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Border With Albania Is 3-Way Battleground

Balkans: Steady thump of artillery and bombs marks fighting by Yugoslav forces, NATO jets and separatists.


KARAULA DEVA, Yugoslavia — A few minutes after the faintest sound of jets was heard, Yugoslav artillery fell silent along the Albanian border. Then the airstrikes began.

The NATO bombings usually don't last more than an hour, though. And as the roar from fighter-bombers trailed off beyond the mountains, the Yugoslav artillery opened up again with a heavy whumpf.

It's all part of the three-way game of hide-and-seek by Yugoslav forces, NATO jets and the Kosovo Liberation Army, or KLA, guerrillas who are trying to fight their way across the Albanian border into their homeland.

The battles went on throughout the day here Thursday, the steady thump of artillery and bombs broken by brief interludes when the only sound came from songbirds in a meadow.

The heaviest bombing attacks were concentrated in the area around the Yugoslav village of Morina, just across the border from the Albanian town of Tropoje, which has long been known as one of the KLA's main bases outside Kosovo.

About seven miles southeast of Morina, here at Karaula Deva, Yugoslav soldiers appeared relaxed and in high spirits at a small hillside border post complete with a satellite television dish, an outdoor basketball court and a small orchard.

Although the soldiers complained that they can't get enough cigarettes, they had such other comforts as fresh-baked bread. More important, there were no obvious signs of any rebel attacks here.

"It's difficult terrain," said Sgt. Bosko Cvetkovic, 37, pointing behind the border post to a line of grassy hilltops that reach a height of about 3,000 feet.

"If they wanted to enter our territory here, they would have to come up over those hills and they would be easy targets," he said. "They're trying to find some easier terrain."

The Yugoslav army brought a small group of journalists from Pristina, Kosovo's capital, to the border post Thursday to disprove recent reports that the KLA had seized the site.

Journalists weren't allowed to get any closer to the border clashes around Morina. But North Atlantic Treaty Organization warplanes--and the smoke rising from their targets--were easy to see in the distance on a clear spring day.

After more than an hour of shelling what were said to be rebel targets along the border, the Yugoslav artillery--which fire four rounds a minute at their peak--fell silent just after noon with the sound of approaching NATO jets.

Within 20 minutes there were several plumes of black smoke rising from Yugoslav villages close to the border and from the outskirts of Djakovica, a nearby town.

Two black NATO warplanes, apparently searching for more targets, circled overhead until about 12:50 p.m., when they flew away. At 1:10 p.m. the Yugoslav artillery gunners were back at work.

It went on like that all afternoon, while children in shanties on the edge of Djakovica played a game of spot-the-NATO-plane. There was no sign that the bombing had Yugoslav forces on the run.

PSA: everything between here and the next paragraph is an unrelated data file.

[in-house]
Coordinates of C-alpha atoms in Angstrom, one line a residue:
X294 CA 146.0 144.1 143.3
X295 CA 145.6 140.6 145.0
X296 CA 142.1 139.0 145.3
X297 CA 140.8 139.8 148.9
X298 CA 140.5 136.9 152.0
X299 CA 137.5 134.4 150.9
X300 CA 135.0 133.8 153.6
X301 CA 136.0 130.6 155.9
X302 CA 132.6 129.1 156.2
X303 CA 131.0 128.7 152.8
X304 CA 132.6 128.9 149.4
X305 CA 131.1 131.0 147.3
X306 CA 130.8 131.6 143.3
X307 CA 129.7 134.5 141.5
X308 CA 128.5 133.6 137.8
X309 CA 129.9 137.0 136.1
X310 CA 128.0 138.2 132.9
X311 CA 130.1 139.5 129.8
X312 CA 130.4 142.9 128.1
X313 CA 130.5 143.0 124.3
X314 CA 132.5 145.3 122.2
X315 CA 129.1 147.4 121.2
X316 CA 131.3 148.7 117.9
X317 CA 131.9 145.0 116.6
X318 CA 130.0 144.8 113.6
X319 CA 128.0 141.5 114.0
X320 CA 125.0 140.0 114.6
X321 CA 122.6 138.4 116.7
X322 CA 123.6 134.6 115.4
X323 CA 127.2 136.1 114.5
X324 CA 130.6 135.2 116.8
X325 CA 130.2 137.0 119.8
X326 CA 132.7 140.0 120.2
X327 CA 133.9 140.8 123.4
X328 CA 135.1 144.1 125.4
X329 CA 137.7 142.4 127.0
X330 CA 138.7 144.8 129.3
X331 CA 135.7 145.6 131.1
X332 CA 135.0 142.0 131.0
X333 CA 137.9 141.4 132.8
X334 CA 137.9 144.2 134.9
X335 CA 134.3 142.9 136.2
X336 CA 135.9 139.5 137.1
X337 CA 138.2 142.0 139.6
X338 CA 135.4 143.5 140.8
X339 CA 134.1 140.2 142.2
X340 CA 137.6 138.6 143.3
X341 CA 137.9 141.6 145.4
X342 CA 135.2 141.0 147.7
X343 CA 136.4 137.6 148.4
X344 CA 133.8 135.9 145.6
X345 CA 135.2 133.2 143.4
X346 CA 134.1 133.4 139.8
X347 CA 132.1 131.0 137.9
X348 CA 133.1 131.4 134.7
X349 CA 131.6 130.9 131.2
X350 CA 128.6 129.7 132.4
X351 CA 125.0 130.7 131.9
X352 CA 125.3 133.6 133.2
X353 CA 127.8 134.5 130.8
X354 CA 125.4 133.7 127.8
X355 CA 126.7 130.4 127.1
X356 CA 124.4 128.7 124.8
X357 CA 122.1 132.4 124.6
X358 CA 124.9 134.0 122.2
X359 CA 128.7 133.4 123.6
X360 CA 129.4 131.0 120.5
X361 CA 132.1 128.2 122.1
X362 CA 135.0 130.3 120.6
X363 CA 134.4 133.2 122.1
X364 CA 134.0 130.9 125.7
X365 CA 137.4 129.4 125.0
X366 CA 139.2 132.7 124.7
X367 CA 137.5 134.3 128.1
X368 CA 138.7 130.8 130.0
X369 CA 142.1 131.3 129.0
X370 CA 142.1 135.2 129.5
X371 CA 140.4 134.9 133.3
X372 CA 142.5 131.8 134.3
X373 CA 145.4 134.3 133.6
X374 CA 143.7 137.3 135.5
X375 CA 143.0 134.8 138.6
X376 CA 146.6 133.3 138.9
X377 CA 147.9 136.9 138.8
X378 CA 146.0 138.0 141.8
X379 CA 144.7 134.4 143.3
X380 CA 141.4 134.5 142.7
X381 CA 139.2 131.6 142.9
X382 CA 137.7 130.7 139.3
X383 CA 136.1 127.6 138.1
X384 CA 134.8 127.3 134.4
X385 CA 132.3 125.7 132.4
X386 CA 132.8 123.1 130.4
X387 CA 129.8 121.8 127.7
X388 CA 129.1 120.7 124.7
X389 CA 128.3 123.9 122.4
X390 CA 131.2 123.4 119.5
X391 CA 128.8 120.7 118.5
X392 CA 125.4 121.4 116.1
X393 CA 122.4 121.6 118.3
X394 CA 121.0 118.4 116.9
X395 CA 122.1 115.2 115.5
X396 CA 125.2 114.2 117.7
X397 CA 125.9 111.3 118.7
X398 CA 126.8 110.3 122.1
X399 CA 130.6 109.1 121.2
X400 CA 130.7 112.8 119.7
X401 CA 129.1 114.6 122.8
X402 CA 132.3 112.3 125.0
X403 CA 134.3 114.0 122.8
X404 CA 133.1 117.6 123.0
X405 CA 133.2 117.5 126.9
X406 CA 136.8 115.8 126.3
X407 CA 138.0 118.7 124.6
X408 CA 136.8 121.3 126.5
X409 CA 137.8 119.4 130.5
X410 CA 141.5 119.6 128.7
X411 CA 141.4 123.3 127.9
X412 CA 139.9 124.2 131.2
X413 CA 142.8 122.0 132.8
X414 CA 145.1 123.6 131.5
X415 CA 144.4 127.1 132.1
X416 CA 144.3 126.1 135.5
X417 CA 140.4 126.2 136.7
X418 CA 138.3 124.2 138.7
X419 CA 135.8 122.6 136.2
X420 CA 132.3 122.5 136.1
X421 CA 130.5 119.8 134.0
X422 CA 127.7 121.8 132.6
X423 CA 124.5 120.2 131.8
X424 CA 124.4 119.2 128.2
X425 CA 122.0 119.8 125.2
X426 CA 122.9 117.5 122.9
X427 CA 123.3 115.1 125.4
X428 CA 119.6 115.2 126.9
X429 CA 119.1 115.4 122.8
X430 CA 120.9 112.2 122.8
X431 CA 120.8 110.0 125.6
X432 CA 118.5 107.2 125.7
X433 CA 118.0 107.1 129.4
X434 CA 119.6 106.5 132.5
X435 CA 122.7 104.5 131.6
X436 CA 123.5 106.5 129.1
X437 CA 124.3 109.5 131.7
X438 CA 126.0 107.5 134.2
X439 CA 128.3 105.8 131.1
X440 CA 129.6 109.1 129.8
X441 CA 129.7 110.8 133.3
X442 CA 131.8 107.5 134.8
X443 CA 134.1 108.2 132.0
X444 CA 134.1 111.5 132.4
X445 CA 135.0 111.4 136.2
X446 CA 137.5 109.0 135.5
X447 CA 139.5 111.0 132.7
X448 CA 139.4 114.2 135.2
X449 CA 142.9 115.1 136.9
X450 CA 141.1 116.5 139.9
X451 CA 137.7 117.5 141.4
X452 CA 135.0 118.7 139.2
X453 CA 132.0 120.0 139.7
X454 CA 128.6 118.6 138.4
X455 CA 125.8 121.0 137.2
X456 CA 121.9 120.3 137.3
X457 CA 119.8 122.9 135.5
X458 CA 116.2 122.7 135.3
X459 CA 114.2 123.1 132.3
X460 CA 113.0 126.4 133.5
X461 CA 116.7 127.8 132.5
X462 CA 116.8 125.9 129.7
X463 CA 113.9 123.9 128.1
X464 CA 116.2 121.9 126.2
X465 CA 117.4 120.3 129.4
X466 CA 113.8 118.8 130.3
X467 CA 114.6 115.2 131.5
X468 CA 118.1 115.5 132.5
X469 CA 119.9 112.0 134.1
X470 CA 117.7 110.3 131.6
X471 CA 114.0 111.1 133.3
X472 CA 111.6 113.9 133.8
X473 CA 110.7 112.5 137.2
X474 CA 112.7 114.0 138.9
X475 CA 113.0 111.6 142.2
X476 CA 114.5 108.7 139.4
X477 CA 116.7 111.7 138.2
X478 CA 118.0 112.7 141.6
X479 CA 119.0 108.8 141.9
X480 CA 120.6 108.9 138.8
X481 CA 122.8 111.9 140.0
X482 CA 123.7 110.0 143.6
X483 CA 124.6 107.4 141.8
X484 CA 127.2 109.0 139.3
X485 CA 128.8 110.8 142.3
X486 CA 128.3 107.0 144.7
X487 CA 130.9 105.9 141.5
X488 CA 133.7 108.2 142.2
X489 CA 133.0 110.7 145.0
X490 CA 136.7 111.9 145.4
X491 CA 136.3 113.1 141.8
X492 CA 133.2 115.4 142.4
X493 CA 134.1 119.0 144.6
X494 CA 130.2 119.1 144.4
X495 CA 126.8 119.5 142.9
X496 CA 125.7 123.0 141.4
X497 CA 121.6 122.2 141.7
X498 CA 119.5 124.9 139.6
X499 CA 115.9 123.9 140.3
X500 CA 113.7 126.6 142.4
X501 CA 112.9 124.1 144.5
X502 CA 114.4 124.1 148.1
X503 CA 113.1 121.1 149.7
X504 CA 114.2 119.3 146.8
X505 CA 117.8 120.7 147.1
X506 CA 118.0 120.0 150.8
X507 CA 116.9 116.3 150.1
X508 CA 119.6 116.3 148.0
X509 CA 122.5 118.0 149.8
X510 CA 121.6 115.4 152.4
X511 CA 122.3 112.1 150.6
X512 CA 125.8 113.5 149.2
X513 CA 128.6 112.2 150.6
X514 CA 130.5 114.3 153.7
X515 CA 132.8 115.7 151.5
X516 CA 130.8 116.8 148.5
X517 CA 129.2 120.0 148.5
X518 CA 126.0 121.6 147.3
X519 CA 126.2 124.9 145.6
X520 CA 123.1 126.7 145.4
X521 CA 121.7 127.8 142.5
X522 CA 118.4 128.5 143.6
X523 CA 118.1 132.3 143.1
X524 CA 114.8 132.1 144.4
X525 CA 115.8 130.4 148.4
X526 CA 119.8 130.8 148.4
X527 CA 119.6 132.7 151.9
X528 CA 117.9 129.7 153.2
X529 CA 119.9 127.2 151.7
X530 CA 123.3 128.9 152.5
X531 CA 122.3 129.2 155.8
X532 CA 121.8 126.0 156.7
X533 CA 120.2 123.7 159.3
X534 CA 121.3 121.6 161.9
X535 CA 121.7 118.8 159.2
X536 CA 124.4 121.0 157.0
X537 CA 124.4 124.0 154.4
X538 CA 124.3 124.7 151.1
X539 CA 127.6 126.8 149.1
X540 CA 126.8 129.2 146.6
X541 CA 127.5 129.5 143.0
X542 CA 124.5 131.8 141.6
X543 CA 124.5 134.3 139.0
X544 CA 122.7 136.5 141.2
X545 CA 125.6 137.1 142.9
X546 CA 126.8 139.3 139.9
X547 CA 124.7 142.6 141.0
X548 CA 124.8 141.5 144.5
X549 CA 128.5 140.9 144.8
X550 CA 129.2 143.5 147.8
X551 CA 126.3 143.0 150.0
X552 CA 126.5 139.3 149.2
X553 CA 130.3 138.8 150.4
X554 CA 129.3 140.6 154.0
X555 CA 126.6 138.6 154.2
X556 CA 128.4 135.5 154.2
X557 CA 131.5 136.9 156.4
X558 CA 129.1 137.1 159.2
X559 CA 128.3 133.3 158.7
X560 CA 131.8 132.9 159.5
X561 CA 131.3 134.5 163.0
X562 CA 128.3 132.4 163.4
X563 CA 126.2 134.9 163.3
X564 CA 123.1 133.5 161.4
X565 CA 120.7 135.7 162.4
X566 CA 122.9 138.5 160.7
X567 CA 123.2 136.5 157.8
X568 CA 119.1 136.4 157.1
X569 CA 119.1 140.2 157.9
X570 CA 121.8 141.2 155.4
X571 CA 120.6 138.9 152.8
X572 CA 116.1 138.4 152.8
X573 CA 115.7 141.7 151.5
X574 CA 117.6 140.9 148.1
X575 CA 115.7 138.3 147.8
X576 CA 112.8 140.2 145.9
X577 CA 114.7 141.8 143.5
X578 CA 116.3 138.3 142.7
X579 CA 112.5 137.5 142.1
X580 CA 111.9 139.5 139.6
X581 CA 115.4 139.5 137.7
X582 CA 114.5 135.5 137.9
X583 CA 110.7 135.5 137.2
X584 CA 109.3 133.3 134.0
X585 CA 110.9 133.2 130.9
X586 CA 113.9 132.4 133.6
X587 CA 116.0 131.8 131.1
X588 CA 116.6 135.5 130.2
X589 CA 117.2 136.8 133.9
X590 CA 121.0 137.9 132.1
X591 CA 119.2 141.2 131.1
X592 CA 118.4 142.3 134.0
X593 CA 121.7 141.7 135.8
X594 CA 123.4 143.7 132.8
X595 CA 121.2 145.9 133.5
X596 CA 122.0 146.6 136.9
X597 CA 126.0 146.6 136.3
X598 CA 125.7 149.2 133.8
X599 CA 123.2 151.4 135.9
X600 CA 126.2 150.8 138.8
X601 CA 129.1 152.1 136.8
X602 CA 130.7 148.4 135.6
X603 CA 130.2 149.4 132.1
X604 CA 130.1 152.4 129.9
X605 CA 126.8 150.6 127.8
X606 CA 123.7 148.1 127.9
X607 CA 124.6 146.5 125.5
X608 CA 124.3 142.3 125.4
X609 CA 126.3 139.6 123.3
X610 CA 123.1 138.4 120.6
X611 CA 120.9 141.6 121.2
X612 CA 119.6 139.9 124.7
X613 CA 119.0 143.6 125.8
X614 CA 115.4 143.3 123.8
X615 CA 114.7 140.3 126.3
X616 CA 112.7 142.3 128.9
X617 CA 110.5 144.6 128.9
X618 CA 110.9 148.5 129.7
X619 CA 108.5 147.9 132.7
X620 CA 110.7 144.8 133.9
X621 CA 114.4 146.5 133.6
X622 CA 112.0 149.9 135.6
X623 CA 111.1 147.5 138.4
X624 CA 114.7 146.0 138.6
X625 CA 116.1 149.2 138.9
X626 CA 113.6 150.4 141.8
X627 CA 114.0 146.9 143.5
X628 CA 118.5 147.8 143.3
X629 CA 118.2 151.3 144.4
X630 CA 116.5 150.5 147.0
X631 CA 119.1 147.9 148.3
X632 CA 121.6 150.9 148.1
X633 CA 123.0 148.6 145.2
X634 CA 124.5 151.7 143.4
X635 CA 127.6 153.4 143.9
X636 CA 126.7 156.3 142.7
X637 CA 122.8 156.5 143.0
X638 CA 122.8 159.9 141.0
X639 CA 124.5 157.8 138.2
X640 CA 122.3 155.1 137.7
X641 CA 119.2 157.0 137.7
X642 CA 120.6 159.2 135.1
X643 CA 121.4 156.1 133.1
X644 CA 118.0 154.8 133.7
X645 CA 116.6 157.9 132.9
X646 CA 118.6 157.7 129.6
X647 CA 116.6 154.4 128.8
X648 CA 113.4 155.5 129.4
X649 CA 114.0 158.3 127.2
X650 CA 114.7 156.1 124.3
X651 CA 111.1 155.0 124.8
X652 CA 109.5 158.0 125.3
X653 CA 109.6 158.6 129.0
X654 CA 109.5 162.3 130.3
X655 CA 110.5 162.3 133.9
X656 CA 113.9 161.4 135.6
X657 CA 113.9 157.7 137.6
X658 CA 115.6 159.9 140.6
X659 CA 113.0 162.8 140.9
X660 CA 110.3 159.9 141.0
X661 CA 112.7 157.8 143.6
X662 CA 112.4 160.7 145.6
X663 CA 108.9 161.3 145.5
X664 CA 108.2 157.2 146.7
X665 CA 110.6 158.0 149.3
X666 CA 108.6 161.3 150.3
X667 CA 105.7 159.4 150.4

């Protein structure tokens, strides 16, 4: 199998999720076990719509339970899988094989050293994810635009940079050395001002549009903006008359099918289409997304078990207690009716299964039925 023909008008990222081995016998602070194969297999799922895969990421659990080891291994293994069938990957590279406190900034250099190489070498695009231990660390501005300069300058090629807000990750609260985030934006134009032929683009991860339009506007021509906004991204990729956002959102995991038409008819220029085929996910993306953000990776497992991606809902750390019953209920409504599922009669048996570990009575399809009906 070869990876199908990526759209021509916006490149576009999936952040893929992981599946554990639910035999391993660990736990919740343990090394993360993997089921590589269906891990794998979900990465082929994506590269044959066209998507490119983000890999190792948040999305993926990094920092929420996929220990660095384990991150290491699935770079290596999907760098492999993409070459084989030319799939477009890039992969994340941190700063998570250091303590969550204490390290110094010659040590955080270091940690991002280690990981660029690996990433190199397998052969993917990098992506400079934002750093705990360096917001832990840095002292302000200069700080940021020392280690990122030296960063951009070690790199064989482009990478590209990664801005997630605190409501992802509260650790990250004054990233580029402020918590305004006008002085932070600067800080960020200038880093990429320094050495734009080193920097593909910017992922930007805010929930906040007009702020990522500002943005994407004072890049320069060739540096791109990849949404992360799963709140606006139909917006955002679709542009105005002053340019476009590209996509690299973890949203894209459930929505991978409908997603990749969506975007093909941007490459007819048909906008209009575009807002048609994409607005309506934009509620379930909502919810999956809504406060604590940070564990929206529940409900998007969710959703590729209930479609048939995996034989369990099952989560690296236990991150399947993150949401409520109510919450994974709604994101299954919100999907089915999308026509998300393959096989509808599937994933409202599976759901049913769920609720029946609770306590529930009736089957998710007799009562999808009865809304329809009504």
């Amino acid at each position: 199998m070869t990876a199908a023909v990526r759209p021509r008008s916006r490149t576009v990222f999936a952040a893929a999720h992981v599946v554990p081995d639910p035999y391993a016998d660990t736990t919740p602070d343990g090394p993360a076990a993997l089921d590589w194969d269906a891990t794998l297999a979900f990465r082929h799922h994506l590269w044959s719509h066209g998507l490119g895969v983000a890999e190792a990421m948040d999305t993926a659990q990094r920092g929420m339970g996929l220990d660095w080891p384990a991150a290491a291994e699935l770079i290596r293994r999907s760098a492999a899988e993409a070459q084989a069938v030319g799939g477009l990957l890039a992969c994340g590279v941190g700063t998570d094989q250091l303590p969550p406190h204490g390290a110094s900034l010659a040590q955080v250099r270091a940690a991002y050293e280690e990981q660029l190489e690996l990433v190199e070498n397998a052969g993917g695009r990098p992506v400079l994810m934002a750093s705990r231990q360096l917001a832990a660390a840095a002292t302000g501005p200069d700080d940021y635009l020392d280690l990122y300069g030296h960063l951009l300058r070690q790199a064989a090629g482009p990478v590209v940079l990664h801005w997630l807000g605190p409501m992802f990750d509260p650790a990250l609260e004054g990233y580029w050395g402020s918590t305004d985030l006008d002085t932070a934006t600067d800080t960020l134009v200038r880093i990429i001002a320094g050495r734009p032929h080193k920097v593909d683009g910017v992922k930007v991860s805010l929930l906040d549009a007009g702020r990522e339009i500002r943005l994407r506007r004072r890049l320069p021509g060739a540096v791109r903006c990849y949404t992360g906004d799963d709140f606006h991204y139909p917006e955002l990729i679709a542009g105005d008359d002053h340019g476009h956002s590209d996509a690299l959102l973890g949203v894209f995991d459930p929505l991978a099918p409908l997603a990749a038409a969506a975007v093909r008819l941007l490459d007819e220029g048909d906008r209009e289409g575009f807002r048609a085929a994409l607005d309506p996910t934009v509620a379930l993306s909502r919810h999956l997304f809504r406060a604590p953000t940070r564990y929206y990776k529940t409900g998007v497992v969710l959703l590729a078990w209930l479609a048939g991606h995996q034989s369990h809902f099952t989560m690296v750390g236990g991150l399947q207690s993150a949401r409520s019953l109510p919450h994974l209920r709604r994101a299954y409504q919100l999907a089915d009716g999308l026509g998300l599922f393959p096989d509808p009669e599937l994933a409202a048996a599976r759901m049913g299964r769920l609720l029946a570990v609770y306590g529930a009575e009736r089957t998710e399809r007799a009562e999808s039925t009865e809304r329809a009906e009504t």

"They're trying to find artillery and armor, but they haven't had any success," said Vladimir Pejic, 21, a Yugoslav army soldier posted here two months ago.

On the rocky track up to the border post, it was plain to see why NATO pilots might have trouble hitting their intended targets. Troops had one artillery piece hidden in the backyard of a house.

To NATO, that is a despicable use of civilian buildings as military cover. But to Yugoslav soldiers, it is the only way they can fight superior air power and a regrouping guerrilla force at the same time.

When NATO began airstrikes against Yugoslavia on March 24, the alliance's main aim was to get President Slobodan Milosevic to sign a peace deal for Kosovo that would have put 28,000 peacekeepers in the province, which is part of Yugoslavia's dominant republic, Serbia.

During more than five weeks of NATO airstrikes, Yugoslav forces and paramilitary units in Kosovo have emptied vast areas in the province of its ethnic Albanian majority and overrun all seven of the KLA's regional headquarters.

The only significant fighting on the ground now is along the Kosovo portion of Yugoslavia's border with Albania, where both warring sides accuse each other of launching artillery or rocket attacks.

NATO and the Albanian government call Yugoslav troops the aggressors and accuse them of trying to provoke a wider conflict by shelling Albanian territory and even making brief incursions across the border.

Milosevic's regime insists that its forces are fighting a defensive battle against KLA guerrillas in Albania who want to move fighters and weapons back into Kosovo.

So Yugoslav forces see NATO as the KLA's air force. Although NATO officials have repeatedly said they don't have any direct links with the guerrillas, the alliance is at least cheering the KLA on from the sidelines.

"Like a phoenix which rises from the ashes, the Kosovo Liberation Army is able to mount a number of attacks still inside Kosovo," NATO spokesman Jamie Shea told reporters at a daily briefing in Brussels on April 16.

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